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    Captain Copyright and the Case of the Critical Link

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    Monday June 12, 2006
    Appeared in the Toronto Star on June 12, 2006 as Links to Friends, Foes Fair Game on the Internet

    The hyperlink is one of the Internet's most basic yet important features.  The debut of the World Wide Web more than a decade ago brought with it the ability to instantly move from one site to the next at the click of a computer mouse.  While most sites welcome links, a few do not.  What if a website does not want others to link to it?  Further, what if a website only wants supportive links, while maintaining the right to block critical links?

    Those questions have been the subject of intense discussion this month after Access Copyright, a leading Canadian copyright collective, unveiled a copyright education website called Captain Copyright.  The initiative faced vocal opposition as critics pointed to its one-sided presentation of copyright issues and the inclusion of lesson plans that ask grade one students to create their own copyright permission form or to envision whether their favourite song would exist in a world without copyright.

    Captain Copyright critics were also troubled by the terms and conditions on the site that seemingly sought to shield the superhero from criticism.  The site features a linking policy that stipulates that "permission to link is explicitly withheld from any web site the contents of which may, in the opinion of the Access Copyright, be damaging or cause harm to the reputation of, Access Copyright."

    After users objected to those terms, Access Copyright issued a revised policy that sought to justify its conditions by pointing to the need "to protect the moral rights associated with the site."  Moreover, the revised terms specifically withheld permission to link from sites "featuring pornographic, racist or homophobic content."

    Just days after the second linking policy appeared, the terms were changed yet again with the reference to moral rights removed.  The current policy provides that Access Copyright has the right to withhold permission to link from any site that in its opinion may be damaging to its reputation, particularly sites featuring the objectionable content described earlier.

    Notwithstanding the flurry of changes, it is doubtful that any version of the policy is actually enforceable.  First, it is by no means certain that the terms and conditions associated with the site constitute a binding contract.  All contracts require offer and acceptance - an offer from one party and the acceptance of the offer from the other.

    While the offer side of the equation in the form of terms and conditions is certainly present, acceptance of those terms is only inferred by use of the site.  In fact, the contract explicitly states that "your initial use and continued use of this Website indicates your acceptance of the Privacy Policy and Terms of Use."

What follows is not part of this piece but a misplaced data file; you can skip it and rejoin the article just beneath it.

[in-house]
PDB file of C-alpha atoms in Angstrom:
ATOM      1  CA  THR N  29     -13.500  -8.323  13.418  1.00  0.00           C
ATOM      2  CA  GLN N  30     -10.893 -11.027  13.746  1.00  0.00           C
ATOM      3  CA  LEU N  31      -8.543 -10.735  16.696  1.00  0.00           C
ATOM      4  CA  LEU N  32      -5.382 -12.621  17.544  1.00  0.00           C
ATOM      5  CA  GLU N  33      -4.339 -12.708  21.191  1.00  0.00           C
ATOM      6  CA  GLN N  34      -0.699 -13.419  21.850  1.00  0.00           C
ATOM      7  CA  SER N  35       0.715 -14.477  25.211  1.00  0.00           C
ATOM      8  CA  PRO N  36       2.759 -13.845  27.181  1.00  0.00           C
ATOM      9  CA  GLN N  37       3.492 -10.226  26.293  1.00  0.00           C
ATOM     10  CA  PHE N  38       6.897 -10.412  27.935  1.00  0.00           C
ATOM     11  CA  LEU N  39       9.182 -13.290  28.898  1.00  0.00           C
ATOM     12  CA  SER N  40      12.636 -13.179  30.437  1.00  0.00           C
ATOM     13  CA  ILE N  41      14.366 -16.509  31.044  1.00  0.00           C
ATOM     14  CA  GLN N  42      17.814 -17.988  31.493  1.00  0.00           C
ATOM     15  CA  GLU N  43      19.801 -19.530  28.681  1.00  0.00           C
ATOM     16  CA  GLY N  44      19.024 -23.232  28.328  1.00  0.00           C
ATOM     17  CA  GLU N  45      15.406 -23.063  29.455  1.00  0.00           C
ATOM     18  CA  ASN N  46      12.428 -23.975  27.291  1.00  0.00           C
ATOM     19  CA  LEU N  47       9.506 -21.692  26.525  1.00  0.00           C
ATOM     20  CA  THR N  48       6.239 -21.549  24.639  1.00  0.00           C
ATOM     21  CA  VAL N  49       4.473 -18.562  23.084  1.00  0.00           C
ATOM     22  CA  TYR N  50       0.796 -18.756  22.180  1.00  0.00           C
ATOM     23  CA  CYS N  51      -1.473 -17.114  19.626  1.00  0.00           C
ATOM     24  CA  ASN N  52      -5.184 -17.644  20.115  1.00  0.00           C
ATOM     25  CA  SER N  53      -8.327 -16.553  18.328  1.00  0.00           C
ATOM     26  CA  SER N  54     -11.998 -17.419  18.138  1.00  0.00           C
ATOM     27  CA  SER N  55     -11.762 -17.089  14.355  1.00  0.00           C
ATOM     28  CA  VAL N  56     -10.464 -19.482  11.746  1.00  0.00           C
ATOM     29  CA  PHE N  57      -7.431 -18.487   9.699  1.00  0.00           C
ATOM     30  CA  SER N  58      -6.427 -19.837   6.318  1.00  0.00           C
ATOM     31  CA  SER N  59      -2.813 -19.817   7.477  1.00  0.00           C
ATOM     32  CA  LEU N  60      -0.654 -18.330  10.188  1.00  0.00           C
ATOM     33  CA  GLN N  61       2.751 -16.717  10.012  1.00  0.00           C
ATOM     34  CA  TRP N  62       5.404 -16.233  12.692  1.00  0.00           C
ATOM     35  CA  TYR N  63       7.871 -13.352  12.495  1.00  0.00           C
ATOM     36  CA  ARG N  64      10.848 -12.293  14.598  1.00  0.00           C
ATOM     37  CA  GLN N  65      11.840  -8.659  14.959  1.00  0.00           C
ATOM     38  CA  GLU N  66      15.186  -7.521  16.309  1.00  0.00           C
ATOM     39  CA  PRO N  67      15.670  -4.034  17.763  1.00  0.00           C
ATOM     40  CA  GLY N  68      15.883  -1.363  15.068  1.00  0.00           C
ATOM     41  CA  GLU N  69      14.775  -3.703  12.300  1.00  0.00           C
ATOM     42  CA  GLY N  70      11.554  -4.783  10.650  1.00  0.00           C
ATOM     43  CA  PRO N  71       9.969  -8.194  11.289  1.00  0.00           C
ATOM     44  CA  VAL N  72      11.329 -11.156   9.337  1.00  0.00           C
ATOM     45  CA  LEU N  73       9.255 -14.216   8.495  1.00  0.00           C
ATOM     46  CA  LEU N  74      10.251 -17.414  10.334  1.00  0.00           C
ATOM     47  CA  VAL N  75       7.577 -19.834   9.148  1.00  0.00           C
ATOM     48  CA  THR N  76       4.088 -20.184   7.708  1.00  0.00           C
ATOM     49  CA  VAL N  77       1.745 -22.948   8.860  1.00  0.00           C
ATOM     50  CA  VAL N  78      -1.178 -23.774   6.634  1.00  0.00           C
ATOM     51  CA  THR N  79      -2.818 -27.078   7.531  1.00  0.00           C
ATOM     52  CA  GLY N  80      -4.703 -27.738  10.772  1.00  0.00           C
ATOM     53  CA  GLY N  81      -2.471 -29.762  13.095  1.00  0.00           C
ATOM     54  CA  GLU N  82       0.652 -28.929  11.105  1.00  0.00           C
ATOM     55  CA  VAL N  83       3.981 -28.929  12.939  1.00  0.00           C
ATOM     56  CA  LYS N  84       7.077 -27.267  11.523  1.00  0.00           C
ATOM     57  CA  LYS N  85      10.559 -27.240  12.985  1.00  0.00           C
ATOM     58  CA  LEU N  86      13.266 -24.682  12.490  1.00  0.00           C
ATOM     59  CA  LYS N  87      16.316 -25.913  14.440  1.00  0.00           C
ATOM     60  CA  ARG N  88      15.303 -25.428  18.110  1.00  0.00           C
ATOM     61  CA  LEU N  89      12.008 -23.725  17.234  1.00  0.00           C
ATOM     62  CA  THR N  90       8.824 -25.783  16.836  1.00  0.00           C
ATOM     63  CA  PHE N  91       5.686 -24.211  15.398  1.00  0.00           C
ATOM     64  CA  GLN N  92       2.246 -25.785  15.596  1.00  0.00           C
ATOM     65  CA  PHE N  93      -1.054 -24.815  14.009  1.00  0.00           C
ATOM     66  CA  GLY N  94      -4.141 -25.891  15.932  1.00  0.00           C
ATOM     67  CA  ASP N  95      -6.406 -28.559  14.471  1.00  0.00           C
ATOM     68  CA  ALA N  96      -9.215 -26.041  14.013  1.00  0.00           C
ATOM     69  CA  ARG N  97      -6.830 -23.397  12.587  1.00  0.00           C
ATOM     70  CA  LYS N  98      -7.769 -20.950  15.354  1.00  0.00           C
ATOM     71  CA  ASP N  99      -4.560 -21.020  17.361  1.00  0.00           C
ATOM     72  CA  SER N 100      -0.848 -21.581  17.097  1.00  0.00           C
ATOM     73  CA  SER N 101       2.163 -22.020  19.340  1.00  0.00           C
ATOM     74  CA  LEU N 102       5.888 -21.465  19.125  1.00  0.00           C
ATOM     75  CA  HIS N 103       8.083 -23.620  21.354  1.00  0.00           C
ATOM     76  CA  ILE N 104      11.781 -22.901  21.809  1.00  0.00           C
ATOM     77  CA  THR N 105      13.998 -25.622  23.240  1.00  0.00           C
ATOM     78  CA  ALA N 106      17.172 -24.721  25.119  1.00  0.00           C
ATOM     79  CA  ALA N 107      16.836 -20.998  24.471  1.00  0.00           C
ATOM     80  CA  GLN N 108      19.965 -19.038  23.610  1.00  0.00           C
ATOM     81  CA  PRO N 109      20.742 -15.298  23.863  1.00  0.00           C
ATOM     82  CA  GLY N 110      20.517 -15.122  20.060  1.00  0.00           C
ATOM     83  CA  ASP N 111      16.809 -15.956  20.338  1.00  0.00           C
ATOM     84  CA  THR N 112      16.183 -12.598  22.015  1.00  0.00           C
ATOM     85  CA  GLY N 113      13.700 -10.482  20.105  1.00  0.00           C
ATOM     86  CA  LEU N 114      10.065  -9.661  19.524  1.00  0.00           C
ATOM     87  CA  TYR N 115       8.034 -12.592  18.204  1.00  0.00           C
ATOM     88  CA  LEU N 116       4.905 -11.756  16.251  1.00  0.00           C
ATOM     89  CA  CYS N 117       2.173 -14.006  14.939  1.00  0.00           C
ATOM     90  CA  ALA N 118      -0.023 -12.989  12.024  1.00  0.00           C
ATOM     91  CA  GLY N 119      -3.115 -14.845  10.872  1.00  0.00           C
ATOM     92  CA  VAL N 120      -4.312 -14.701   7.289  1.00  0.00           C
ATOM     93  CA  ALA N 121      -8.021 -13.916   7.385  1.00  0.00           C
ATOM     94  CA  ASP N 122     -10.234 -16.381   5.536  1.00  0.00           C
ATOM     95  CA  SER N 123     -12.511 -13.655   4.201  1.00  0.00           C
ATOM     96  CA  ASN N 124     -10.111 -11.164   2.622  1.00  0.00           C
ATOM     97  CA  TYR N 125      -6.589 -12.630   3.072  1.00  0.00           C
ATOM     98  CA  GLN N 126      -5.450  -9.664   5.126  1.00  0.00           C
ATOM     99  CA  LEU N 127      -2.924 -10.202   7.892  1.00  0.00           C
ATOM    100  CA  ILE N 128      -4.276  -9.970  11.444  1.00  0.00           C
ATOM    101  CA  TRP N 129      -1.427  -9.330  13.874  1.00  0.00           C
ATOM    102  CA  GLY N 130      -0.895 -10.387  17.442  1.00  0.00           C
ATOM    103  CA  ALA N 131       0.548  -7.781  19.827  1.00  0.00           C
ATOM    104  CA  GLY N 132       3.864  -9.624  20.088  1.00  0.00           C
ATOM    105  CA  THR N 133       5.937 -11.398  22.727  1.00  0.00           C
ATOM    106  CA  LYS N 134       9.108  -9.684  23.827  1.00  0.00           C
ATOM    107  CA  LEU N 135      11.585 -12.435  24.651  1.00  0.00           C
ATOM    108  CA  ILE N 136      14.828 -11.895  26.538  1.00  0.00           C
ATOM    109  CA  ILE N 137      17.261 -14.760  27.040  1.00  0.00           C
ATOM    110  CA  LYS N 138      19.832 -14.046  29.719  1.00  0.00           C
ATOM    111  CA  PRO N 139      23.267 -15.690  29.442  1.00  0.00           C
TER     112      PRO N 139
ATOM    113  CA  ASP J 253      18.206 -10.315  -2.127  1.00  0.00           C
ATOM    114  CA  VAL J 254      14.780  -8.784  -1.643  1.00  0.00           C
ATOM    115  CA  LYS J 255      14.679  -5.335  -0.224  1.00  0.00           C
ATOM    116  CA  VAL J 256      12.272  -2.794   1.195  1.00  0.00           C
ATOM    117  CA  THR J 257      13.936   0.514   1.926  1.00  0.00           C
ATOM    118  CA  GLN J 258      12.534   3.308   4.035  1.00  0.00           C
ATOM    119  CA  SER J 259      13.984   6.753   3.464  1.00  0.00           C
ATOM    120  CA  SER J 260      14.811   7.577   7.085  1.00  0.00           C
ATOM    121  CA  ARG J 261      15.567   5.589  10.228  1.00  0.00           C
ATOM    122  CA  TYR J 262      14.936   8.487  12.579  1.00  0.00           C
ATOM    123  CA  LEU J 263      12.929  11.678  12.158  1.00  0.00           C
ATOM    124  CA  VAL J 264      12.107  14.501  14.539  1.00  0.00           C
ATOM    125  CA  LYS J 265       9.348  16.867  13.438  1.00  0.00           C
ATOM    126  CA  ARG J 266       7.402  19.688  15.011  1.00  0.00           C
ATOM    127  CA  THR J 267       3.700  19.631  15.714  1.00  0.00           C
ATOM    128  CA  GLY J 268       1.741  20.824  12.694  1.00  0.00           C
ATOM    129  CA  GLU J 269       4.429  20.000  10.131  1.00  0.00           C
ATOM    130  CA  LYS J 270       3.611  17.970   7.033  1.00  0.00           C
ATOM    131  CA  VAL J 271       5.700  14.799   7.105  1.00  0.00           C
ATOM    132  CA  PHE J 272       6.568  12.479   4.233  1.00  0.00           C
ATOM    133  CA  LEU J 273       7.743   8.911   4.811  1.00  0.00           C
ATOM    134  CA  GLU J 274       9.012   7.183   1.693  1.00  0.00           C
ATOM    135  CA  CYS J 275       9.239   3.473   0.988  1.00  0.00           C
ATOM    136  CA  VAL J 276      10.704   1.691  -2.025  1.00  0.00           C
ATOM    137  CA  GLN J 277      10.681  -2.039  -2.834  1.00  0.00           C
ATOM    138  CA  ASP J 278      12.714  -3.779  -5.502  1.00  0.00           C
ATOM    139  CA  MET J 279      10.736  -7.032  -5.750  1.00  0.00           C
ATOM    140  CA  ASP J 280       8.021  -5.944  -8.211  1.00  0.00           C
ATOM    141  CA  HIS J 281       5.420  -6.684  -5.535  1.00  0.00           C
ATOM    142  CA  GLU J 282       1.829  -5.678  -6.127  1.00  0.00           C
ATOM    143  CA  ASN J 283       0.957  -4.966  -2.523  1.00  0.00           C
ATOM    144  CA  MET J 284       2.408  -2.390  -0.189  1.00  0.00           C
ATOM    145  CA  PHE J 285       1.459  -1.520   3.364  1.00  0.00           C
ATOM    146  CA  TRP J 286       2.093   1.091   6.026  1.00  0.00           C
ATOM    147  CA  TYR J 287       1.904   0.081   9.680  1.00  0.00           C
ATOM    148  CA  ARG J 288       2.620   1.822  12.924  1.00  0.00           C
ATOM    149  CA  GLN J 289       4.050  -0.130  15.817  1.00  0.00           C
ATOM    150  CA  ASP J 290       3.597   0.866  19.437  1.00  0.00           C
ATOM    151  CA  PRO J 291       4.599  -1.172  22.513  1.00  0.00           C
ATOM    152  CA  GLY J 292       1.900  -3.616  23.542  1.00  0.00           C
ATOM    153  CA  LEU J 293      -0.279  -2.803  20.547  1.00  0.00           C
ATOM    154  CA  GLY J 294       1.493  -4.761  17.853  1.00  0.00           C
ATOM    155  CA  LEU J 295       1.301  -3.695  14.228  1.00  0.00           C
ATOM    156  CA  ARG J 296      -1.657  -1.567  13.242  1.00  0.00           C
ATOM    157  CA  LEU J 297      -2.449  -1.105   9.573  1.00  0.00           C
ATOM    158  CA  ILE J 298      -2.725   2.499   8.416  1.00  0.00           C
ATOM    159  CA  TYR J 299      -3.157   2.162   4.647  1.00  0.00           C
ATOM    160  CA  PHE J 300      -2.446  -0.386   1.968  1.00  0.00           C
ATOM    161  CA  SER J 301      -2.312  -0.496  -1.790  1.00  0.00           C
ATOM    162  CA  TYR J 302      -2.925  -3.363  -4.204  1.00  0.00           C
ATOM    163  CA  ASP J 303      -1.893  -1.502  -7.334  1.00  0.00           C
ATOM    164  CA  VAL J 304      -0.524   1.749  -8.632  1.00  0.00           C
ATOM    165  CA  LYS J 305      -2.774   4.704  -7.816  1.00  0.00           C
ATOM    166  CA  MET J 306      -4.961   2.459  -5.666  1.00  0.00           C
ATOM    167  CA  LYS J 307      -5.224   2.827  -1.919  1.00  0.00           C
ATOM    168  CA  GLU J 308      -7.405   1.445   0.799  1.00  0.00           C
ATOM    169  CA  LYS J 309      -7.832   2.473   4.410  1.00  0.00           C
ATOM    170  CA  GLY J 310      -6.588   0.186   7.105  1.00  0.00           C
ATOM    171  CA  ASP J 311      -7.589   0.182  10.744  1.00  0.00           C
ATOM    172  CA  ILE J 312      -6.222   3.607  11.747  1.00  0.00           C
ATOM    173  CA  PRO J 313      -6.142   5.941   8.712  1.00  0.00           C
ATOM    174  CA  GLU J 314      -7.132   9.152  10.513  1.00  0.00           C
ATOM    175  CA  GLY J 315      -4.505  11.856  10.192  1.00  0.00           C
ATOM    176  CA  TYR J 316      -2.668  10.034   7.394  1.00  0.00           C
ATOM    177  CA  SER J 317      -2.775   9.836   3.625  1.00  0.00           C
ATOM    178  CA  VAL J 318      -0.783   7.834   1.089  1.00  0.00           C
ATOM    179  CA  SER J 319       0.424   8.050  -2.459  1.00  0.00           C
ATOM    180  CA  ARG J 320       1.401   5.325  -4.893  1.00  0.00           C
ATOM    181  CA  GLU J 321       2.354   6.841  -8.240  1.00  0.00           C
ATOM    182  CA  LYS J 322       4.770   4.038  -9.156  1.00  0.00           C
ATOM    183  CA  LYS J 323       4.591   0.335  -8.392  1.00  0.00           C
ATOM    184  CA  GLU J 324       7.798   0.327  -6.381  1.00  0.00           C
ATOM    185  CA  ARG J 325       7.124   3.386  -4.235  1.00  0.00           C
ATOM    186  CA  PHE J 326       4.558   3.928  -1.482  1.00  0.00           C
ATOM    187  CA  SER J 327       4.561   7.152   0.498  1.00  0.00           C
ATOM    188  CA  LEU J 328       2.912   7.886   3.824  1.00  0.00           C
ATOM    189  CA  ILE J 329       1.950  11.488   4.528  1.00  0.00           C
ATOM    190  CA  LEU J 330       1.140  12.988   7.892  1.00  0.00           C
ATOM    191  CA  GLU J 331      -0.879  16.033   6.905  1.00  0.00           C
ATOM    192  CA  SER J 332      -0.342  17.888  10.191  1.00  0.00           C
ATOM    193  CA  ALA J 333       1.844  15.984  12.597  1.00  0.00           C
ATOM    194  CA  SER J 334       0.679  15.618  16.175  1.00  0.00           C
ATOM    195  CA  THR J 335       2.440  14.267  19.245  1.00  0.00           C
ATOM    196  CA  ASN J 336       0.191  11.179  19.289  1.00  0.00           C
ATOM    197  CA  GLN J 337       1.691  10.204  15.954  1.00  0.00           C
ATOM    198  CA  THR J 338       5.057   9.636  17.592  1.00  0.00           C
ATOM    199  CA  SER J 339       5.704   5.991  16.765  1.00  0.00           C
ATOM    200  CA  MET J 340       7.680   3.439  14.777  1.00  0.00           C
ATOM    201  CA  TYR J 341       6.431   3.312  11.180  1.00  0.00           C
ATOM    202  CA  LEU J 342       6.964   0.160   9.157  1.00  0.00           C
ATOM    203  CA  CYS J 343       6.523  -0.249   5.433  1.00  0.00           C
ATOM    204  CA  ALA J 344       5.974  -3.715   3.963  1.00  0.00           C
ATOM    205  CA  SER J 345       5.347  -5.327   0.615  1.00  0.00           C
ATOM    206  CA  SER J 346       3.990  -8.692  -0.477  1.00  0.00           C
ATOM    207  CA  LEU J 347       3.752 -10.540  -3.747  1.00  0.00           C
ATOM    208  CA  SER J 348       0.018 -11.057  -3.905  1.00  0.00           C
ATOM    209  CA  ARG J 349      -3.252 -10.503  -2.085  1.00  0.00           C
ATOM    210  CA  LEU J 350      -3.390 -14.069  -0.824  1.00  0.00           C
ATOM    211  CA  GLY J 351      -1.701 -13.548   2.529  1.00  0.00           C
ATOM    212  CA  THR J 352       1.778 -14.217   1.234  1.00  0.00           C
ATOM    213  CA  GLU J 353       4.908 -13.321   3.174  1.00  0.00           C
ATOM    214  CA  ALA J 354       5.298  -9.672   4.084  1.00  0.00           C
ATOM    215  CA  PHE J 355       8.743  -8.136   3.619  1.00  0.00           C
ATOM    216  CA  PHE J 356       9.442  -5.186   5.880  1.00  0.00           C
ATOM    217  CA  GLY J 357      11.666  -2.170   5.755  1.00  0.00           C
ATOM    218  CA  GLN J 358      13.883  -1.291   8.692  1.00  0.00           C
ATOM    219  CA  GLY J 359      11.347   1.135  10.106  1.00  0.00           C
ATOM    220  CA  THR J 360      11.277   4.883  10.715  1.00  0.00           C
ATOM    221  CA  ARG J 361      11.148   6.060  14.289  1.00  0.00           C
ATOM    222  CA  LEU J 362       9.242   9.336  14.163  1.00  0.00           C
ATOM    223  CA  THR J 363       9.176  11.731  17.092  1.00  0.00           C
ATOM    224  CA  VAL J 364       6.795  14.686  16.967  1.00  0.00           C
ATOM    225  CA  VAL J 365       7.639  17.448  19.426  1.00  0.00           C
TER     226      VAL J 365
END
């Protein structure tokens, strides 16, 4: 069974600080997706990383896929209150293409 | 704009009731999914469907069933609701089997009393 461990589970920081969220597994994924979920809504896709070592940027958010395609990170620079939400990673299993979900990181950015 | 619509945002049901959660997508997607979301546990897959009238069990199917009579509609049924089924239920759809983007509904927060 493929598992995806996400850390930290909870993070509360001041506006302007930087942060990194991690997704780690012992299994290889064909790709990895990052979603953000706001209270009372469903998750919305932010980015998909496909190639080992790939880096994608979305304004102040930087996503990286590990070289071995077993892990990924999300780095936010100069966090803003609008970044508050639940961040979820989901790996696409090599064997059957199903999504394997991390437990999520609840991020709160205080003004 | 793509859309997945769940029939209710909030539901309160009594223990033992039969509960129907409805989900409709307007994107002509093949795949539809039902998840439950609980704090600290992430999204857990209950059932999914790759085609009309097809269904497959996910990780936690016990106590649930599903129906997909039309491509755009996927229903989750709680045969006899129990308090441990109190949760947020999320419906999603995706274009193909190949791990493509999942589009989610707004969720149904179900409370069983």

Given that few people typically read the terms and conditions and that users do not provide Access Copyright with a formal acceptance (for example, by clicking an "I agree" icon), enforcement of the entire contract is subject to challenge.

    Even if it could be enforced, the specific linking provisions are unlikely to withstand legal scrutiny.  Several courts in both Canada and the United States have addressed the legal issues associated with linking, with most concluding that links do not raise any copyright concerns.

    Aside from the fact that links are pervasive on the Internet - everyone from Google to a modest homepage rely on them - restrictions make little sense from a technological perspective.  A hyperlink is no more than an electronic citation.  The party establishing the link maintains no control over the display of the linked-to page nor its actual content.

    The world is filled with citations - phone directories tell us where to find service providers or retail stores, newspapers tells us where to find events of local interest, and card catalogues in libraries tell us where to find books of interest.  A hyperlink is no different as it simply tells Internet users where to find a particular piece of content.  

    In the case of Captain Copyright, it is irrelevant whether the citation comes from a critical blogger or a supportive school board (a number of boards, including the Halton District School Board, linked to the site only to remove their links once the controversy erupted).  Permission is not needed to link on the Internet and it cannot be denied in legal terms and conditions.  

    When Access Copyright chose to freely display its content on the World Wide Web, it surrendered the right to restrict who might link to the site or comment on it. That would be true of any organization, but the principle should resonate particularly strongly with Access Copyright, given that it is a copyright collective whose members rely upon freedom of speech for their livelihoods.  If Captain Copyright teaches us anything, it is that he should be powerful enough to withstand a little criticism.

    Michael Geist holds the Canada Research Chair in Internet and E-commerce Law at the University of Ottawa, Faculty of Law.  He can reached at mgeist@uottawa.ca or online at www.michaelgeist.ca.

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